I feel like I'm being torn, a violent process, between vocations: advocate for the poor, writer. I and my vocations as wife and mother. Lovies, mair-francis is often found wanting as wife and mother. Have mercy, Jesus!

What's a girl who wants to be a saint when she grows up to do?

In times like these, I'm reminded of St. Therese, the little flower. She deeply influenced my new holy crush, Dorothy Day. She also influenced Mother Theresa. But Therese led a completely different life. She didn't serve the poor for more than fifty years. She didn't rescue the dying from Calcutta stress. She lived as a cloistered nun, and died at a mere twenty-four-years-old. But she knew the little way. Small things with great love. And nothing was too small to do in love, for Jesus.

How does the little way play out in my life? Right now?

It plays when I am doing the dishes. I don't like doing them. I don't like housework at all--I'm terrible at it. Always have been, but doing it with love makes it holy ordinary. It helps that I use the Palmolive with Lavender--but not much.

It plays in getting up, and doing what I don't like to do, and doing it for love, something like
praying for jobs for everybody in the whole world who doesn't have one. Dear God, there are more of us than I thought! The news has astounded me. The crisis that wasn't a crisis--so some pontificated last week--seems to be a crisis now, indeed. And that's just in America. People are losing their homes in mass. People who had homes to lose. I don't like that I don't have a job. That I'm behind in my rent, not mortage! I'd rather be prospering than praying, but praying makes me better than I'd be if I were prospering. I'm grateful for this hard time. But make no mistake about it. It's hard. So, I pray. I pray when I don't see results. I pray because it is small, but I can do it. And it makes me a better lover.

It plays in my writing. Being published confused me. I don't have to tell you that. I believed I was expected to be one of those Christian "personalities". I have way too much personality for anything in my life to feed that beast. It scared me. It made me forget something basic. When I stand before Jesus, He won't want to know so much about my "personality" or awards, or sales numbers, or the next Amanda Bell Brown mystery. He'll want to know if I were faithful to Him in His distressing disguises. He will want to know, if He mentions the writing at all--if it made me a better lover. And if the work inspired others to love.

I'm on my eight book. One more Exorsistah book when it's done. I may never write another novel. I don't think I'll grieve it much. I wasn't very good at it. I tried. God was good to me. And that's that.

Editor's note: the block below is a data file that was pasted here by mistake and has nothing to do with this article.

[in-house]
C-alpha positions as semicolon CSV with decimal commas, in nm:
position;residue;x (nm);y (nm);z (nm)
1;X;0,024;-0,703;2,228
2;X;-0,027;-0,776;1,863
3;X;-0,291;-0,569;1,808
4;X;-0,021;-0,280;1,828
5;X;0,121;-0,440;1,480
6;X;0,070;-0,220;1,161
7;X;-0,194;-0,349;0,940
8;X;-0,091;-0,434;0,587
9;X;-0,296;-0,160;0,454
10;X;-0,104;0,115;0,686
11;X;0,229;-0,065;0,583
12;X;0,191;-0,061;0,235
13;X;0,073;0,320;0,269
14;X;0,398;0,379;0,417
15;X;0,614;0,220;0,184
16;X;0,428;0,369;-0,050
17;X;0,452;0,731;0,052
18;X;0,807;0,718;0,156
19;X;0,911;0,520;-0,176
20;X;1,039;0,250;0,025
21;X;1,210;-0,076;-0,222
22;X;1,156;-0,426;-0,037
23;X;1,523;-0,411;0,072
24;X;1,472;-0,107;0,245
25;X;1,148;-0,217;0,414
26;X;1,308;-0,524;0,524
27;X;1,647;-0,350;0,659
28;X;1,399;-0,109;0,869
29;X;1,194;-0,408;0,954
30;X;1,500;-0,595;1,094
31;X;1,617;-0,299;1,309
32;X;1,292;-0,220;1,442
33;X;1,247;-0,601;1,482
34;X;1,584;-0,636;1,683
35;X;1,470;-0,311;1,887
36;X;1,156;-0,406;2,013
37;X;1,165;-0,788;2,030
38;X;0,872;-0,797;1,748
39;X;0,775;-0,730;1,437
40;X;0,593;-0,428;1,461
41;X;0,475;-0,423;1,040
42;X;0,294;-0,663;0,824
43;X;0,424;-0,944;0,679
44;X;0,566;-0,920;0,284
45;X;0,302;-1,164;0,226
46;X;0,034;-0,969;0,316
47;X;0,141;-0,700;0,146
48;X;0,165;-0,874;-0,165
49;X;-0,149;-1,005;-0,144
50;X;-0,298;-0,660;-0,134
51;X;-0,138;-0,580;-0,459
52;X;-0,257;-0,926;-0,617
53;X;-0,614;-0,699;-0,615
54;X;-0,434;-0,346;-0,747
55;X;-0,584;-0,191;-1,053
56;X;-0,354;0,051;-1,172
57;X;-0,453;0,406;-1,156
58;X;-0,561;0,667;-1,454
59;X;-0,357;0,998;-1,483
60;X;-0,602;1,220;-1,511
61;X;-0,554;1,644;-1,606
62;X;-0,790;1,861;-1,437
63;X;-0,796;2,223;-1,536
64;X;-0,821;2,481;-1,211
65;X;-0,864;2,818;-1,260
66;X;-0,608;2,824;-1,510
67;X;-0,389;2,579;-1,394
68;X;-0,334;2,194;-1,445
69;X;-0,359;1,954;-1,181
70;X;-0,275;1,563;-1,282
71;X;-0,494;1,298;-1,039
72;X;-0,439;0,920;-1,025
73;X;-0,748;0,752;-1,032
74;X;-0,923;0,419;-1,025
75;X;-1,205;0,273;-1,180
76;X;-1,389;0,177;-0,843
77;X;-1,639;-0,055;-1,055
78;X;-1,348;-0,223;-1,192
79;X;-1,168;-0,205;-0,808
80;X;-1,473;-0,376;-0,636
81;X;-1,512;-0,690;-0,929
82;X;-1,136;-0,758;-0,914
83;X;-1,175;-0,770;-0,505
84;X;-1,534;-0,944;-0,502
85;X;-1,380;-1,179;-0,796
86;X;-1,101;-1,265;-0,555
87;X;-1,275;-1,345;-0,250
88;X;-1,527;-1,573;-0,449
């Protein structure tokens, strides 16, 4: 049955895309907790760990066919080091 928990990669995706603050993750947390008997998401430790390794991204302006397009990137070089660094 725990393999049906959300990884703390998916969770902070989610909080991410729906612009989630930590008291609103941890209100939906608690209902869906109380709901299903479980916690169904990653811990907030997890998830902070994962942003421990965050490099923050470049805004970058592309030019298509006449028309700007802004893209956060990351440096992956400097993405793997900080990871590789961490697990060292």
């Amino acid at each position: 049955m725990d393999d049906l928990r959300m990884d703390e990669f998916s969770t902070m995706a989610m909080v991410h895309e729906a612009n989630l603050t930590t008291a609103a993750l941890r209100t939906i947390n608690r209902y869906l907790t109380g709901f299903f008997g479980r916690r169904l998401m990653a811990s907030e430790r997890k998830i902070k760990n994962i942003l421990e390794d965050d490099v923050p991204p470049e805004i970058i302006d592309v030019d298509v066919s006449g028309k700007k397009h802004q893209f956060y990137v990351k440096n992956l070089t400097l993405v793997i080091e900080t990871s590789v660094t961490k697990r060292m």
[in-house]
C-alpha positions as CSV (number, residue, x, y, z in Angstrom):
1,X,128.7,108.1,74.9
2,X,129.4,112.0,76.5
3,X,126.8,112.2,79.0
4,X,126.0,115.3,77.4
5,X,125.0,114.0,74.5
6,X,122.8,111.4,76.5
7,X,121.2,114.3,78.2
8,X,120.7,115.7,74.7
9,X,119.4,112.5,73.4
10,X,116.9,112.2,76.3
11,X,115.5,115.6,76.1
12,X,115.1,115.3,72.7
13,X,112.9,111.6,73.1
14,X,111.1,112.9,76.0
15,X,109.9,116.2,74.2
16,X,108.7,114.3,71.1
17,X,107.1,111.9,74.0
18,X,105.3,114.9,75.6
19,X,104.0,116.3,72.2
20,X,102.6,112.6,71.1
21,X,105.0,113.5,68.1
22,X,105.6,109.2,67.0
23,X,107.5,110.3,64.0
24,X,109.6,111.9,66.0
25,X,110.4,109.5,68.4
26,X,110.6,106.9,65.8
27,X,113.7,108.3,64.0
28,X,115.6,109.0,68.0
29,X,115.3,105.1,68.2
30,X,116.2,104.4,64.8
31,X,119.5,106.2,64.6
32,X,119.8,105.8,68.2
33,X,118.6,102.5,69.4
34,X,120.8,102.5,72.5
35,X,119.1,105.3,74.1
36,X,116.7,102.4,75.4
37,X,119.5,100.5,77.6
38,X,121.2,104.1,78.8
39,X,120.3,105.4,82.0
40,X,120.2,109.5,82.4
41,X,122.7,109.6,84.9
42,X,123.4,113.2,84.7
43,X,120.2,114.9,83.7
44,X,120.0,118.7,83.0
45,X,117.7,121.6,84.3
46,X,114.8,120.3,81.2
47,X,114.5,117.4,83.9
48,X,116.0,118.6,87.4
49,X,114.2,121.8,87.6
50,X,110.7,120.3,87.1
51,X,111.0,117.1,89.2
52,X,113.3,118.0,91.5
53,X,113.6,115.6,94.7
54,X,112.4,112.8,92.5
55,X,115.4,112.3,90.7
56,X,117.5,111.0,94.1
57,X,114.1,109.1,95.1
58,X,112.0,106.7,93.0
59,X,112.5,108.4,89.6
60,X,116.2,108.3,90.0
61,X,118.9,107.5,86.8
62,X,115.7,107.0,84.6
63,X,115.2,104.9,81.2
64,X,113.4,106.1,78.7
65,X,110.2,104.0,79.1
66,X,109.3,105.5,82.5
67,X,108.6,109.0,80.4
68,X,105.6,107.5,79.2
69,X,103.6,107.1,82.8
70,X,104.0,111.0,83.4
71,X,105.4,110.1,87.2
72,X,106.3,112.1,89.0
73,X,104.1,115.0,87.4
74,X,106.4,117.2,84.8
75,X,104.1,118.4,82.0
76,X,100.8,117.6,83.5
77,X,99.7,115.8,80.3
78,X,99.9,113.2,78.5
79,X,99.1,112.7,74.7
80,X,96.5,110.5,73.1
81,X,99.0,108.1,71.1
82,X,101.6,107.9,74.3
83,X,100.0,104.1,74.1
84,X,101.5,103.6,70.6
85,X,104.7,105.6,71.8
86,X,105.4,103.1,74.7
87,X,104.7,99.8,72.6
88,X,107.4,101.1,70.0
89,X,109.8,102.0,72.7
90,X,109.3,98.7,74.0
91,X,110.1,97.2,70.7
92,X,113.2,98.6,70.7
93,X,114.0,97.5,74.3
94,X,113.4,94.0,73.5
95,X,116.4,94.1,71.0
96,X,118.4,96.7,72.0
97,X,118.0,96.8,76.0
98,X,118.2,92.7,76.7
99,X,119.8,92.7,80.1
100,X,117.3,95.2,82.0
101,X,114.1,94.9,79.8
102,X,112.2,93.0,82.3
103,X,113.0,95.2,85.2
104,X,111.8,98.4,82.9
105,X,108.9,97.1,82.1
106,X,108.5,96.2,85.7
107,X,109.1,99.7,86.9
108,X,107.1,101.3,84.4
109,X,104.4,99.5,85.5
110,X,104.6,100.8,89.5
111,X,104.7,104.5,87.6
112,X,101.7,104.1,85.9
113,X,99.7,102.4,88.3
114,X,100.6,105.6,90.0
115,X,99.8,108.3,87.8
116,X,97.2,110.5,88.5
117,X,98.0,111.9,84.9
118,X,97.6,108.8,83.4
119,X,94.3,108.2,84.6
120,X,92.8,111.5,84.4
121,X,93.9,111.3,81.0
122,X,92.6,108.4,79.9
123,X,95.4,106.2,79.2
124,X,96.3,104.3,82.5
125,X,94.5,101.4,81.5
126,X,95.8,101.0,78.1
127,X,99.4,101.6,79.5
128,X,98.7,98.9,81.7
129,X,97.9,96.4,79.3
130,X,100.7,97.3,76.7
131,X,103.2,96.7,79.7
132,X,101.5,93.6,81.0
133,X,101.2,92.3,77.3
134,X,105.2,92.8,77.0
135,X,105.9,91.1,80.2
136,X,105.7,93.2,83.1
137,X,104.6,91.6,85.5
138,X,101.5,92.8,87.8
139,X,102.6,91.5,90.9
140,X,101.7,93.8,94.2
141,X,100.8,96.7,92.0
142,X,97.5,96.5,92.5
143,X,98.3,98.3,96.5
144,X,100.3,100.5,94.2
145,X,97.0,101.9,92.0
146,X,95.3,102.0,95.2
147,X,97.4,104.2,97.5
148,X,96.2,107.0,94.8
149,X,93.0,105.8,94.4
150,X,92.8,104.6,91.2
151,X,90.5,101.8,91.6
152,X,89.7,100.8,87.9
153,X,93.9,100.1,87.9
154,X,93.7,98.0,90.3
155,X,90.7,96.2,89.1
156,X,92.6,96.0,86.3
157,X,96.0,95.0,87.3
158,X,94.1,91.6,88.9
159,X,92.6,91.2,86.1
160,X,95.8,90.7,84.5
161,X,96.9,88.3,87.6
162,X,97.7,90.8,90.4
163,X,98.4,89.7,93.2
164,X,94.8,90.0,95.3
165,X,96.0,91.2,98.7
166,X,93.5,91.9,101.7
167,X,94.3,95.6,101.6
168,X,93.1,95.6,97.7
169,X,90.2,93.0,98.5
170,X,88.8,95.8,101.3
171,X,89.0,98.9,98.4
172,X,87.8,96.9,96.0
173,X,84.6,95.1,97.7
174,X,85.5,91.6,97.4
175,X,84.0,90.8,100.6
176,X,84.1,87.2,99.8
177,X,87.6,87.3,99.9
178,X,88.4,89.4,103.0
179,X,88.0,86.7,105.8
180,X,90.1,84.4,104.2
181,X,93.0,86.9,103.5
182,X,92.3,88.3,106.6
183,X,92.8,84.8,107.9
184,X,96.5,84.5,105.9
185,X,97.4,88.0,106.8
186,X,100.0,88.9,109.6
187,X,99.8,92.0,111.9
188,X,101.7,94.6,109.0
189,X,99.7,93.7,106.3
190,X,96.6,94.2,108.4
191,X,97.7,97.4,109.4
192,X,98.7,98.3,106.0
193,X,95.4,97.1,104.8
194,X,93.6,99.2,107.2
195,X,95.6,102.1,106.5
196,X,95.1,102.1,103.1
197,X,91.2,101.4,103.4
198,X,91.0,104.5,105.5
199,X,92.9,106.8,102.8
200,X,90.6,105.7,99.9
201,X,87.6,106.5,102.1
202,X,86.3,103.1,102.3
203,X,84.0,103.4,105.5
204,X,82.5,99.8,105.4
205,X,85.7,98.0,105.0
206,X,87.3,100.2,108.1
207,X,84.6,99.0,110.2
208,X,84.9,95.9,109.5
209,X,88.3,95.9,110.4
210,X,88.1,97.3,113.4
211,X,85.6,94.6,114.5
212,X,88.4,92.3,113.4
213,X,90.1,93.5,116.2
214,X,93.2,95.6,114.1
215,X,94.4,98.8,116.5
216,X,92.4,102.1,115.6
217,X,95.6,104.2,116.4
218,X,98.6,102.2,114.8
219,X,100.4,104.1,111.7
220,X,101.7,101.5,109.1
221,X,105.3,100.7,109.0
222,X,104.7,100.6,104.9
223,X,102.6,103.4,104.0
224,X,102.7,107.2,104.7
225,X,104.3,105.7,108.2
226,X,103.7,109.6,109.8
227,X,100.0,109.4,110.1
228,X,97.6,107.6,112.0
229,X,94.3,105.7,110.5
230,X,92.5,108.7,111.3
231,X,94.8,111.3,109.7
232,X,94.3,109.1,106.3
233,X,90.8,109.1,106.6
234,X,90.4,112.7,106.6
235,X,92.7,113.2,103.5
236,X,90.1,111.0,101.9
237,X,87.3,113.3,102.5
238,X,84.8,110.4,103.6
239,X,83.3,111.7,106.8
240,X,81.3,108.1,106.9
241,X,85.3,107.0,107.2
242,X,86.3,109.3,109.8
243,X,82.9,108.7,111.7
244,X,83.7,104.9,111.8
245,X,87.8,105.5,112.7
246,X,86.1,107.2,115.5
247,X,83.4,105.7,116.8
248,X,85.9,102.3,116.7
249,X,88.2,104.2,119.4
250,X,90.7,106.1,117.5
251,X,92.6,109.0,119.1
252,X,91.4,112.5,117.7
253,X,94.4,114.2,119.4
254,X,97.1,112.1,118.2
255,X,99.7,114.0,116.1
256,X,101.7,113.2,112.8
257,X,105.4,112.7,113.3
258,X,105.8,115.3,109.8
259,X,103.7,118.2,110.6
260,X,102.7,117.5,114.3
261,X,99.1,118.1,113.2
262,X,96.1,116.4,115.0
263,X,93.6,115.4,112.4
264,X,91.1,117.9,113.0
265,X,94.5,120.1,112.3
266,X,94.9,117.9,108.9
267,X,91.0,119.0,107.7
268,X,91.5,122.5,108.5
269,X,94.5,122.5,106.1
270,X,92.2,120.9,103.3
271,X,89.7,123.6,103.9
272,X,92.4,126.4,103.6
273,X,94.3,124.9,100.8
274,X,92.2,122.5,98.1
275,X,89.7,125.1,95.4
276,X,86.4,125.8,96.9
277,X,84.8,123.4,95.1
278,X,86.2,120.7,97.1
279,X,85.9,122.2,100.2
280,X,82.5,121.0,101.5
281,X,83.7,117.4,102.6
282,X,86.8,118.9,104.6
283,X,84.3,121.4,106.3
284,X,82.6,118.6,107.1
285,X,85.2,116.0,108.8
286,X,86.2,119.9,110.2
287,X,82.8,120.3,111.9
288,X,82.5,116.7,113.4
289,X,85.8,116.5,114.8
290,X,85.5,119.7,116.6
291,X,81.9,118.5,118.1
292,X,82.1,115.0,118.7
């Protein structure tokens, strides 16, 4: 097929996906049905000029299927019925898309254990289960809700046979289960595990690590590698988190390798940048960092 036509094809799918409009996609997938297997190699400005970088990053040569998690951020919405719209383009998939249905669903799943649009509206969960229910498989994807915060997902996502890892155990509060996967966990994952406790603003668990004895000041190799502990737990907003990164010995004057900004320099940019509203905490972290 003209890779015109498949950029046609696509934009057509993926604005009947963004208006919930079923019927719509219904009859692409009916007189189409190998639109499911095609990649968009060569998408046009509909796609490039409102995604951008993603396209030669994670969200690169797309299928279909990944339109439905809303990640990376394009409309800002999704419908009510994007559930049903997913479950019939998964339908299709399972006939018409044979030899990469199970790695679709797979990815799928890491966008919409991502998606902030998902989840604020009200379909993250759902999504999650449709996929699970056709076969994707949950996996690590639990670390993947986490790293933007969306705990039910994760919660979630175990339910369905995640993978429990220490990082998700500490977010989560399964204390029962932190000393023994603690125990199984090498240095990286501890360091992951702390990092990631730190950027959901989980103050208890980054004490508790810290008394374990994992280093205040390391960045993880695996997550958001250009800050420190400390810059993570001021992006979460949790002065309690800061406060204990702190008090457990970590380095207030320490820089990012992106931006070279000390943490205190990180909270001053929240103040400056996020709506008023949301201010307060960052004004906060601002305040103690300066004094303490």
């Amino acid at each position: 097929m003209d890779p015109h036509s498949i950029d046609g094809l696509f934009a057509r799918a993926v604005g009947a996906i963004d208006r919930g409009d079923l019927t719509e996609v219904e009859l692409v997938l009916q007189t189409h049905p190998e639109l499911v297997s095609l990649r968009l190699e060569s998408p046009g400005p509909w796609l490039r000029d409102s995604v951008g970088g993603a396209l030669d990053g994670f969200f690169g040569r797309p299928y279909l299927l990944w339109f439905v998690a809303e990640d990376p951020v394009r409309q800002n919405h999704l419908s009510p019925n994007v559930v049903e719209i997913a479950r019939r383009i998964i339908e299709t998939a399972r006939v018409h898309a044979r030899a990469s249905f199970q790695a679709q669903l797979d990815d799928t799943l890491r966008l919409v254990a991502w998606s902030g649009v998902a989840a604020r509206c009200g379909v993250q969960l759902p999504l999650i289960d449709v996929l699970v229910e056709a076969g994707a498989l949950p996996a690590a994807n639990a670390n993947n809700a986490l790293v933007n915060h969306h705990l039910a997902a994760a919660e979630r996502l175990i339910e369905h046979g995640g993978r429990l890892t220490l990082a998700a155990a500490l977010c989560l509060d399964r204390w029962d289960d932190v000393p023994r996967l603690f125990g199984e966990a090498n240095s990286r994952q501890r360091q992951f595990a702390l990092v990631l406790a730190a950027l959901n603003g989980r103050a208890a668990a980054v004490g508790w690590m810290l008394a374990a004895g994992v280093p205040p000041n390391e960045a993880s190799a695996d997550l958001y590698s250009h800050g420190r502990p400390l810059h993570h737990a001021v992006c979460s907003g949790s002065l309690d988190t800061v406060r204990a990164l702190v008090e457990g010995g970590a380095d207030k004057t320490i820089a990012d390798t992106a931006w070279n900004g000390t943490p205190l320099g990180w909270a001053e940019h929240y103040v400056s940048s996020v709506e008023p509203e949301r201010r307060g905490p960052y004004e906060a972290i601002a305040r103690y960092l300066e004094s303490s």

Reading about Dorothy Day really startled me. I realized what a wonderful writer she was. She had a column for many years in the Catholic Worker Newspaper called "On Pilgrimage" where she simply wrote her pilgrim journey. She wrote what she saw, experienced, read. It was very much like a blog. And I asked myself, if stripped to the studs, would I stop writing all together? I don't think so. It's something of a compulsion in me. I realized in my absence from raga-d how much I like coming here. Sharing with you. Not being a writer. Being a pilgrim! A sinner, saved by grace. And that's a process. It wasn't an event.

I ranted here, rambled, but I always tried to point you to the Jesus I couldn't keep my eyes off. You've been part of my "pilgrimage." Isn't that enough writing?

What is mine to do? I ask myself that every day. Take care of the family, yes. But how do I take care of the poor Christ? No easy answers there. It's a real mystery. Something to keep praying about.

What else is mine to do? Write? Write what? Nobody promised me book contracts. So, here we are. You and me. You're here to read my pilgrimage. And I show up (occassionally) to share it with you. We're here because really, neither of us wants to go at it alone.

I'm glad Jesus gave us each other, even though I don't have much to offer in this rambling post at 2 am. I guess I'm just clutching at grace. Glad to bump against another hand in the night.

May Christ grant you peace, and show you what is yours to do.
mair-francis

Tuesday, September 16, 2008

Waking From Loving in Dreams


I'm going to tell you a story, and I've probably told this story to you before. I'll tell it again because, frankly, you'll let me get away with being repetitive. If this were not true, you'd have been gone a long time ago.

And by the way, thanks for hanging around.

When I was in Swaziland, I met the poor crucified Christ. He was a starving woman whose family had thrown her away. She landed in the hospital, by some good grace, but she was completely emaciated. I saw Christ across the room, and I wanted to go to her but I didn't know if I was allowed. Finally, a woman, a pastors wife there watching her daughter languish, suffer, and die, gave me permission.

Andrea and I went over to the woman, Christ. She stank. She looked scary. Her cross was her body wasted away to a skeleton covered with a thin veneer of living flesh. Her bread and milk, carelessly sat on a bedside table next to her, was not reachable. She had no strength to raise herself up to get it.